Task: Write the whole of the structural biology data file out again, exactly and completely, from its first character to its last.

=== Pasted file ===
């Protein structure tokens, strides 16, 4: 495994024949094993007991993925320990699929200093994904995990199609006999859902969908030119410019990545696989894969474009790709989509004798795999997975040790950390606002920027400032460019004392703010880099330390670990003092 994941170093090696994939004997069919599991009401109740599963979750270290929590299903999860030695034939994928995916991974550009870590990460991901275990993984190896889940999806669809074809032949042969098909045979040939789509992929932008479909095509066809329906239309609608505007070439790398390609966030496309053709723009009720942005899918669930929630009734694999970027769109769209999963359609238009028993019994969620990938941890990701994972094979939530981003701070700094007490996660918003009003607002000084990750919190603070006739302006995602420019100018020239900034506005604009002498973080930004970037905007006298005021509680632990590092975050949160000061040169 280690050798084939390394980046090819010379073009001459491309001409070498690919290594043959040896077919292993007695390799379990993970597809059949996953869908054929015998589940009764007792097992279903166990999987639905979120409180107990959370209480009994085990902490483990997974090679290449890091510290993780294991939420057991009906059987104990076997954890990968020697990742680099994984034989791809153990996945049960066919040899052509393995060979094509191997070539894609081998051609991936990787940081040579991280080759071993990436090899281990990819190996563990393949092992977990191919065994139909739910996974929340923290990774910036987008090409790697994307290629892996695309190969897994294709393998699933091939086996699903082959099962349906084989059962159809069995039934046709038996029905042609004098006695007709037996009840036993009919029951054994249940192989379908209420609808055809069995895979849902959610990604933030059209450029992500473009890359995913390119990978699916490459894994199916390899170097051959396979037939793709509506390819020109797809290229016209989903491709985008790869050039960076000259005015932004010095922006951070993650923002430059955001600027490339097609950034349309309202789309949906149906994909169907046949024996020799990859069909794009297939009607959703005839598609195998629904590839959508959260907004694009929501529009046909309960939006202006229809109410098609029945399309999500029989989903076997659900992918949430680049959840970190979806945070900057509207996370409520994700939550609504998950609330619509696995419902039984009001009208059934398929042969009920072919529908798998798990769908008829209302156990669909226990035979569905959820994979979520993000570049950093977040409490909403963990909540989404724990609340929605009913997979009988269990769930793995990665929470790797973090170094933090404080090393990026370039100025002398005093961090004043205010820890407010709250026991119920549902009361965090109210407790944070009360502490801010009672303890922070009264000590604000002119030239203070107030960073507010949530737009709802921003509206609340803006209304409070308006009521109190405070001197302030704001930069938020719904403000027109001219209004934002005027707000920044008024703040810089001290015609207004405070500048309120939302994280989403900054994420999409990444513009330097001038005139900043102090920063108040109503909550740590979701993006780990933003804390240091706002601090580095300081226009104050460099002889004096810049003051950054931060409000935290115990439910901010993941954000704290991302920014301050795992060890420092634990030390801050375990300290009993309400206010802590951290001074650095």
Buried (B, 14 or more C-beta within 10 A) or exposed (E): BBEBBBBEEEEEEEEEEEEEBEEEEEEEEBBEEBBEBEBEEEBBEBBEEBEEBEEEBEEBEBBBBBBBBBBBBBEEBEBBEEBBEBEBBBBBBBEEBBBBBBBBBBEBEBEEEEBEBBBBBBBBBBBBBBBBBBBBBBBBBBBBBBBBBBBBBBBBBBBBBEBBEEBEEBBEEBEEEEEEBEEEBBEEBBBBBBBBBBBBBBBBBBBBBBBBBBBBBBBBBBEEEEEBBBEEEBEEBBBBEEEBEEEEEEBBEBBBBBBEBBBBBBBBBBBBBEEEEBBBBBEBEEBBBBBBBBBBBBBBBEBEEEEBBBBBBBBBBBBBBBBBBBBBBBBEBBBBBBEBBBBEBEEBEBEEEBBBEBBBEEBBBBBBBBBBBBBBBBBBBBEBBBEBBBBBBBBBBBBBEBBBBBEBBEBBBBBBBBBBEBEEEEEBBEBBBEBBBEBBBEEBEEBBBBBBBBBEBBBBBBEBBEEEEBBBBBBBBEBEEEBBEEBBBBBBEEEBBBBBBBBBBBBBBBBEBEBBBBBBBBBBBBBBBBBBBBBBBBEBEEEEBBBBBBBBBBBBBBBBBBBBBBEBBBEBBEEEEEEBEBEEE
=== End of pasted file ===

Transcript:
């Protein structure tokens, strides 16, 4: 495994024949094993007991993925320990699929200093994904995990199609006999859902969908030119410019990545696989894969474009790709989509004798795999997975040790950390606002920027400032460019004392703010880099330390670990003092 994941170093090696994939004997069919599991009401109740599963979750270290929590299903999860030695034939994928995916991974550009870590990460991901275990993984190896889940999806669809074809032949042969098909045979040939789509992929932008479909095509066809329906239309609608505007070439790398390609966030496309053709723009009720942005899918669930929630009734694999970027769109769209999963359609238009028993019994969620990938941890990701994972094979939530981003701070700094007490996660918003009003607002000084990750919190603070006739302006995602420019100018020239900034506005604009002498973080930004970037905007006298005021509680632990590092975050949160000061040169 280690050798084939390394980046090819010379073009001459491309001409070498690919290594043959040896077919292993007695390799379990993970597809059949996953869908054929015998589940009764007792097992279903166990999987639905979120409180107990959370209480009994085990902490483990997974090679290449890091510290993780294991939420057991009906059987104990076997954890990968020697990742680099994984034989791809153990996945049960066919040899052509393995060979094509191997070539894609081998051609991936990787940081040579991280080759071993990436090899281990990819190996563990393949092992977990191919065994139909739910996974929340923290990774910036987008090409790697994307290629892996695309190969897994294709393998699933091939086996699903082959099962349906084989059962159809069995039934046709038996029905042609004098006695007709037996009840036993009919029951054994249940192989379908209420609808055809069995895979849902959610990604933030059209450029992500473009890359995913390119990978699916490459894994199916390899170097051959396979037939793709509506390819020109797809290229016209989903491709985008790869050039960076000259005015932004010095922006951070993650923002430059955001600027490339097609950034349309309202789309949906149906994909169907046949024996020799990859069909794009297939009607959703005839598609195998629904590839959508959260907004694009929501529009046909309960939006202006229809109410098609029945399309999500029989989903076997659900992918949430680049959840970190979806945070900057509207996370409520994700939550609504998950609330619509696995419902039984009001009208059934398929042969009920072919529908798998798990769908008829209302156990669909226990035979569905959820994979979520993000570049950093977040409490909403963990909540989404724990609340929605009913997979009988269990769930793995990665929470790797973090170094933090404080090393990026370039100025002398005093961090004043205010820890407010709250026991119920549902009361965090109210407790944070009360502490801010009672303890922070009264000590604000002119030239203070107030960073507010949530737009709802921003509206609340803006209304409070308006009521109190405070001197302030704001930069938020719904403000027109001219209004934002005027707000920044008024703040810089001290015609207004405070500048309120939302994280989403900054994420999409990444513009330097001038005139900043102090920063108040109503909550740590979701993006780990933003804390240091706002601090580095300081226009104050460099002889004096810049003051950054931060409000935290115990439910901010993941954000704290991302920014301050795992060890420092634990030390801050375990300290009993309400206010802590951290001074650095």
Buried (B, 14 or more C-beta within 10 A) or exposed (E): BBEBBBBEEEEEEEEEEEEEBEEEEEEEEBBEEBBEBEBEEEBBEBBEEBEEBEEEBEEBEBBBBBBBBBBBBBEEBEBBEEBBEBEBBBBBBBEEBBBBBBBBBBEBEBEEEEBEBBBBBBBBBBBBBBBBBBBBBBBBBBBBBBBBBBBBBBBBBBBBBEBBEEBEEBBEEBEEEEEEBEEEBBEEBBBBBBBBBBBBBBBBBBBBBBBBBBBBBBBBBBEEEEEBBBEEEBEEBBBBEEEBEEEEEEBBEBBBBBBEBBBBBBBBBBBBBEEEEBBBBBEBEEBBBBBBBBBBBBBBBEBEEEEBBBBBBBBBBBBBBBBBBBBBBBBEBBBBBBEBBBBEBEEBEBEEEBBBEBBBEEBBBBBBBBBBBBBBBBBBBBEBBBEBBBBBBBBBBBBBEBBBBBEBBEBBBBBBBBBBEBEEEEEBBEBBBEBBBEBBBEEBEEBBBBBBBBBEBBBBBBEBBEEEEBBBBBBBBEBEEEBBEEBBBBBBEEEBBBBBBBBBBBBBBBBEBEBBBBBBBBBBBBBBBBBBBBBBBBEBEEEEBBBBBBBBBBBBBBBBBBBBBBEBBBEBBEEEEEEBEBEEE